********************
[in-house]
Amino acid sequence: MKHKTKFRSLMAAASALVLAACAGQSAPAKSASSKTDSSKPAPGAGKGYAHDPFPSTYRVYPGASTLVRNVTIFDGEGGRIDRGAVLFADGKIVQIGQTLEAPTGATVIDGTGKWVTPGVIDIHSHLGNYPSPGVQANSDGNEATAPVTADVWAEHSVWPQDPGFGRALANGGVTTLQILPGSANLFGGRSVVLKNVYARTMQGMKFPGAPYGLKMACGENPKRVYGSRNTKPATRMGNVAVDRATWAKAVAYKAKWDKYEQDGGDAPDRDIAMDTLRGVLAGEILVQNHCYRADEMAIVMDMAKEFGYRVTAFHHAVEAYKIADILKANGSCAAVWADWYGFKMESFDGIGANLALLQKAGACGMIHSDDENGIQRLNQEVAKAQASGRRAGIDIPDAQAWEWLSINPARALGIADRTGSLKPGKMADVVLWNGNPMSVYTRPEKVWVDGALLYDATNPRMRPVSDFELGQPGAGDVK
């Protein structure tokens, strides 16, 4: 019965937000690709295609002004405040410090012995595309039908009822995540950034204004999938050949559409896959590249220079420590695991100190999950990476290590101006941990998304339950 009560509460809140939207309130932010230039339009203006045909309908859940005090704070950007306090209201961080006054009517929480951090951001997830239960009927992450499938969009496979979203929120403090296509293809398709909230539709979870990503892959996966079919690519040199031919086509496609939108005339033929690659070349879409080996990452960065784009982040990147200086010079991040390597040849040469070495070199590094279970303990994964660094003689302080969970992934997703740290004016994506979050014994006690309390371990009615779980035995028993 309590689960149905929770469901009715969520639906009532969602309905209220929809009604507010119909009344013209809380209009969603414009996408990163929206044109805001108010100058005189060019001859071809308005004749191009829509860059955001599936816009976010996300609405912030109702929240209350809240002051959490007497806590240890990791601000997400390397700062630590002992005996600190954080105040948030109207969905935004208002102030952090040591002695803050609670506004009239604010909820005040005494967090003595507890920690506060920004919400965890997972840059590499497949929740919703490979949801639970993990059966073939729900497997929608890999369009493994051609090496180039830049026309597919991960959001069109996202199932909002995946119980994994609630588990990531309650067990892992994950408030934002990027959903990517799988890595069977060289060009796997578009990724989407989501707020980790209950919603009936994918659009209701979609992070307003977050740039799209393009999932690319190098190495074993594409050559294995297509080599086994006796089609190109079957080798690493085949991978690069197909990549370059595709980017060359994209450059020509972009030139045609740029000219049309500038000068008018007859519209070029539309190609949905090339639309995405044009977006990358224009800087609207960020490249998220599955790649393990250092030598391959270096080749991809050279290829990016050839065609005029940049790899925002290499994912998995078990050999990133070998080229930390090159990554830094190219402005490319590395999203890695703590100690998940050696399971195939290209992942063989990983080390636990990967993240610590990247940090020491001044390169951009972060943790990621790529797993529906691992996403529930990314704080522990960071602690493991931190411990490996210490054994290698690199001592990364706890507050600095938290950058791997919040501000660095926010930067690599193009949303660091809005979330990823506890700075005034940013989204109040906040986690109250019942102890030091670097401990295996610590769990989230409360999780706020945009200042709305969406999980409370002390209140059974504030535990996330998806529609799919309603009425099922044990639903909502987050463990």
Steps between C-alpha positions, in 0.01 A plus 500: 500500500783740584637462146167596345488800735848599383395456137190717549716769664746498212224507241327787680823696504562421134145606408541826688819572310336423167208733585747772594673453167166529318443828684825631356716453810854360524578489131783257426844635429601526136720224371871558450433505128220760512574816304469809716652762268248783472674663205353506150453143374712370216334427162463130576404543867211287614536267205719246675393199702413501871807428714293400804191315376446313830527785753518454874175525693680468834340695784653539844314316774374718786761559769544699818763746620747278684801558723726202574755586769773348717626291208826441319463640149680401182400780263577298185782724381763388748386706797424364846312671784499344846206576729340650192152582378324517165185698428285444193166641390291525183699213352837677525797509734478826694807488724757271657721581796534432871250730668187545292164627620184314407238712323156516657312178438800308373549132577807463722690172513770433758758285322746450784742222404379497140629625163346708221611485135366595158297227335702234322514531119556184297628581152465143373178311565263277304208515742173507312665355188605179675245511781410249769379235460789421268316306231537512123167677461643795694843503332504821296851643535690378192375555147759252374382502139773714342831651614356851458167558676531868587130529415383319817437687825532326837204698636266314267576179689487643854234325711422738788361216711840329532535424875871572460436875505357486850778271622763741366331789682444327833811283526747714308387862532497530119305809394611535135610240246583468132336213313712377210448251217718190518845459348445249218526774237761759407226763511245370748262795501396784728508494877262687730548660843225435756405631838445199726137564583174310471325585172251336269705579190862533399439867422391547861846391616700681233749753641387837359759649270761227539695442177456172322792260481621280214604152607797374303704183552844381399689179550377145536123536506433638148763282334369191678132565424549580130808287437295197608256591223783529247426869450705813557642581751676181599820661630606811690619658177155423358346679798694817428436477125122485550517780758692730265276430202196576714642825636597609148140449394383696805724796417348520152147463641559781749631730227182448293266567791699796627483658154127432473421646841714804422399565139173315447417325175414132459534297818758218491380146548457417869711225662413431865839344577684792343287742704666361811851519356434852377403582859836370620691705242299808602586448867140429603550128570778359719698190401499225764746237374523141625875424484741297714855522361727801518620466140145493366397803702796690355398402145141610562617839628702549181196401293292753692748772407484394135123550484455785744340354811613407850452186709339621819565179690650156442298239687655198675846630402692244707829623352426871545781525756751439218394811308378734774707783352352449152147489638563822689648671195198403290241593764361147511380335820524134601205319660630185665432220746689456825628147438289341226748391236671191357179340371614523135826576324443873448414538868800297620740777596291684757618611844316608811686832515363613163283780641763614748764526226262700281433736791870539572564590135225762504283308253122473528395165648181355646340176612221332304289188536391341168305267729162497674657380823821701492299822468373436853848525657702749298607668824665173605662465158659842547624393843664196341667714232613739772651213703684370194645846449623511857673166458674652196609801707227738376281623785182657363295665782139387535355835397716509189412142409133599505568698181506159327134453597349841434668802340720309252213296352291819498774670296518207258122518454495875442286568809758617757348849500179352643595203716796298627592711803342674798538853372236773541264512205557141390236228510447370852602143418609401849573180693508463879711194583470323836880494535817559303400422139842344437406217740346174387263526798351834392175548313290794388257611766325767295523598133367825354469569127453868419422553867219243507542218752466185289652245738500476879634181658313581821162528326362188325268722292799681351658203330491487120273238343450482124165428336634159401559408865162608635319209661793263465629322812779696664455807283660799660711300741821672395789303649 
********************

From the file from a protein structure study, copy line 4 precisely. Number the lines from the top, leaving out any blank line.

Steps between C-alpha positions, in 0.01 A plus 500: 500500500783740584637462146167596345488800735848599383395456137190717549716769664746498212224507241327787680823696504562421134145606408541826688819572310336423167208733585747772594673453167166529318443828684825631356716453810854360524578489131783257426844635429601526136720224371871558450433505128220760512574816304469809716652762268248783472674663205353506150453143374712370216334427162463130576404543867211287614536267205719246675393199702413501871807428714293400804191315376446313830527785753518454874175525693680468834340695784653539844314316774374718786761559769544699818763746620747278684801558723726202574755586769773348717626291208826441319463640149680401182400780263577298185782724381763388748386706797424364846312671784499344846206576729340650192152582378324517165185698428285444193166641390291525183699213352837677525797509734478826694807488724757271657721581796534432871250730668187545292164627620184314407238712323156516657312178438800308373549132577807463722690172513770433758758285322746450784742222404379497140629625163346708221611485135366595158297227335702234322514531119556184297628581152465143373178311565263277304208515742173507312665355188605179675245511781410249769379235460789421268316306231537512123167677461643795694843503332504821296851643535690378192375555147759252374382502139773714342831651614356851458167558676531868587130529415383319817437687825532326837204698636266314267576179689487643854234325711422738788361216711840329532535424875871572460436875505357486850778271622763741366331789682444327833811283526747714308387862532497530119305809394611535135610240246583468132336213313712377210448251217718190518845459348445249218526774237761759407226763511245370748262795501396784728508494877262687730548660843225435756405631838445199726137564583174310471325585172251336269705579190862533399439867422391547861846391616700681233749753641387837359759649270761227539695442177456172322792260481621280214604152607797374303704183552844381399689179550377145536123536506433638148763282334369191678132565424549580130808287437295197608256591223783529247426869450705813557642581751676181599820661630606811690619658177155423358346679798694817428436477125122485550517780758692730265276430202196576714642825636597609148140449394383696805724796417348520152147463641559781749631730227182448293266567791699796627483658154127432473421646841714804422399565139173315447417325175414132459534297818758218491380146548457417869711225662413431865839344577684792343287742704666361811851519356434852377403582859836370620691705242299808602586448867140429603550128570778359719698190401499225764746237374523141625875424484741297714855522361727801518620466140145493366397803702796690355398402145141610562617839628702549181196401293292753692748772407484394135123550484455785744340354811613407850452186709339621819565179690650156442298239687655198675846630402692244707829623352426871545781525756751439218394811308378734774707783352352449152147489638563822689648671195198403290241593764361147511380335820524134601205319660630185665432220746689456825628147438289341226748391236671191357179340371614523135826576324443873448414538868800297620740777596291684757618611844316608811686832515363613163283780641763614748764526226262700281433736791870539572564590135225762504283308253122473528395165648181355646340176612221332304289188536391341168305267729162497674657380823821701492299822468373436853848525657702749298607668824665173605662465158659842547624393843664196341667714232613739772651213703684370194645846449623511857673166458674652196609801707227738376281623785182657363295665782139387535355835397716509189412142409133599505568698181506159327134453597349841434668802340720309252213296352291819498774670296518207258122518454495875442286568809758617757348849500179352643595203716796298627592711803342674798538853372236773541264512205557141390236228510447370852602143418609401849573180693508463879711194583470323836880494535817559303400422139842344437406217740346174387263526798351834392175548313290794388257611766325767295523598133367825354469569127453868419422553867219243507542218752466185289652245738500476879634181658313581821162528326362188325268722292799681351658203330491487120273238343450482124165428336634159401559408865162608635319209661793263465629322812779696664455807283660799660711300741821672395789303649 